If Stanford is to live up to the enormous expectations surrounding the program in David Shaw's first year at the helm, it will take more than strong individual performances by the Cardinal's established stars. We know what to expect from the likes of Andrew Luck, Jonathan Martin, David DeCastro, Stepfan Taylor, a healthy Chris Owusu, Shayne Skov, and Delano Howell. (Namely, greatness.)
Over the next 11 days, I'll profile 11 less heralded players whose ability to adjust to larger roles will help make or break the Cardinal's season.
Today: Ryan Hewitt
Ryan Hewitt probably won't receive any Heisman votes like his predecessor, Owen Marecic, but Stanford's fullbacks can't all be perfect. Hewitt appeared in 13 games last season as a backup fullback and tight end, and caught two passes for 16 yards. Head coach David Shaw described him as "Mr. Versatility," but, with Stanford loaded at the tight end position, the redshirt sophomore is expected to be used exclusively in the backfield.
His main duty will be blowing up would-be tacklers, but Hewitt could be more involved in the passing game than Marecic was. Luck targeted Hewitt on the first play of the Cardinal's Spring Game at Kezar Stadium and the redshirt sophomore had an 8-yard touchdown pass in Stanford's fall scrimmage.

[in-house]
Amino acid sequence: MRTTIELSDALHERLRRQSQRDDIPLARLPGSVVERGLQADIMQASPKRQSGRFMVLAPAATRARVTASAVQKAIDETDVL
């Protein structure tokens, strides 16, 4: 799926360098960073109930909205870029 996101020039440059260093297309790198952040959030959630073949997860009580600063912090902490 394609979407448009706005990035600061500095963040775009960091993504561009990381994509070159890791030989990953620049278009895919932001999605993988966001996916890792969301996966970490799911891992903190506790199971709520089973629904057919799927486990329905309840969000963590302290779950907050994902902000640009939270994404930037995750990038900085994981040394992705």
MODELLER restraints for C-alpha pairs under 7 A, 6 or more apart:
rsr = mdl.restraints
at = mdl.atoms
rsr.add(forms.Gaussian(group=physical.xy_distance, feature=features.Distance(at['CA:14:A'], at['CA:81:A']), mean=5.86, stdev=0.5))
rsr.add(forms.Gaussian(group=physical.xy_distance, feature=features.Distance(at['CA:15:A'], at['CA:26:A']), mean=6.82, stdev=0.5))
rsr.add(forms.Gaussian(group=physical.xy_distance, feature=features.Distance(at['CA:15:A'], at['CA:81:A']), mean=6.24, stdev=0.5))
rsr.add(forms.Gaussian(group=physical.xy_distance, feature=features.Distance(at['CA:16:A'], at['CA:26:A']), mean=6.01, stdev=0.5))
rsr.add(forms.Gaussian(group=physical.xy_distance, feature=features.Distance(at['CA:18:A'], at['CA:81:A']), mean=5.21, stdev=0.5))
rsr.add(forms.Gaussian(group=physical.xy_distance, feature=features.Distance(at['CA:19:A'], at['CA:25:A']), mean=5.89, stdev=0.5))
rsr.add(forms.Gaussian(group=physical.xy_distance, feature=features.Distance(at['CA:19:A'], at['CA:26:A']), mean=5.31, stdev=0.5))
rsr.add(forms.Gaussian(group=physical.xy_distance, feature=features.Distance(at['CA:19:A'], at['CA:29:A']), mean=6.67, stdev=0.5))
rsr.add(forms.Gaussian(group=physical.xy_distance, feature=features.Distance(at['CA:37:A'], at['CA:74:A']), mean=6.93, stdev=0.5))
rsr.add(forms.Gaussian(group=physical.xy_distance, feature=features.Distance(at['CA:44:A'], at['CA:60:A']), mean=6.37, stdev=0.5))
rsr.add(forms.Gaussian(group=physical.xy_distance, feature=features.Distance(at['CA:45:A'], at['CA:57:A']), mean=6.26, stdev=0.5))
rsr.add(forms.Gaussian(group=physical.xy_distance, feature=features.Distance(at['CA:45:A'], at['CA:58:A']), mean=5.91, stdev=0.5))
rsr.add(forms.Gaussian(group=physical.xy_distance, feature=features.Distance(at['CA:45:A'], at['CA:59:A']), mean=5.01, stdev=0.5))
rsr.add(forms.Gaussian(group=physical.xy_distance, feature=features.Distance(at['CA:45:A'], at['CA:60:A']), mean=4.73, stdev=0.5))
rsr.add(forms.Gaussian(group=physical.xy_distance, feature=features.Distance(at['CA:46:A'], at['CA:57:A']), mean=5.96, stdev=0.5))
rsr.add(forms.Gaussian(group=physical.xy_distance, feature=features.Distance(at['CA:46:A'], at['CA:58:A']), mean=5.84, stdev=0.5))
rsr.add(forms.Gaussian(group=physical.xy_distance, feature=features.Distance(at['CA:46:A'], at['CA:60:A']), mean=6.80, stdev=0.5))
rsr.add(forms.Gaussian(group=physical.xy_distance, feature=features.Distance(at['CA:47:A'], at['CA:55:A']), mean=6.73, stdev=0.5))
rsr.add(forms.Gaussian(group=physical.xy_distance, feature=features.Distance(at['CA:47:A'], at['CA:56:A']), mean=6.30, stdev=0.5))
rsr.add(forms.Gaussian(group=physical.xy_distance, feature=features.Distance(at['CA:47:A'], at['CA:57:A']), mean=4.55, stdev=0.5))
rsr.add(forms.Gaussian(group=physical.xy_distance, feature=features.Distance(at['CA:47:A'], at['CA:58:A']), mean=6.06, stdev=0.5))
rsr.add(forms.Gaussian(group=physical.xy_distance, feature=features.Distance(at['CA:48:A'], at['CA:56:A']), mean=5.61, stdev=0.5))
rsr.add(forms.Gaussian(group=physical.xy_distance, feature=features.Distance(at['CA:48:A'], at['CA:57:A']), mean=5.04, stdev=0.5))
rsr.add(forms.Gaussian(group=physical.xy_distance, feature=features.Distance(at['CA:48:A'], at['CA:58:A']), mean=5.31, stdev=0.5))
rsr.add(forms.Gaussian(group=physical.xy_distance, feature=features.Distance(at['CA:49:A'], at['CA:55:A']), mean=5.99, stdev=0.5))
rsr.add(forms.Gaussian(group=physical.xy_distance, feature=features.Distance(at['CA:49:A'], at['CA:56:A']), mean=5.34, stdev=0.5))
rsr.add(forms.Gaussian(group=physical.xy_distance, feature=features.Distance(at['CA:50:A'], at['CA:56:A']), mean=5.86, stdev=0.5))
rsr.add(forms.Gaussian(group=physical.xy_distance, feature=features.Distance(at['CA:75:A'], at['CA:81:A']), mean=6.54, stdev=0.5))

Hewitt says he feels the pressure of replacing a punishing blocker like Marecic:
"I think the pressure comes from other teams because other teams expect for us to have a good fullback. We kind of established ourselves as a good, physical football team, and I’m just going to try and be as physical as I can be."
Stepfan Taylor, one of the running backs for whom Hewitt will be blocking, has all the confidence in the world in the first-year starter.
"Hewitt, coming into spring, surprised a lot of fans," Taylor said. "Inside the team, we knew that he was just as good as Marecic…Hewitt came in as a tight end and is stepping up in the fullback position, where he has to go head to head against linemen and linebackers every time. That shows he loves the game."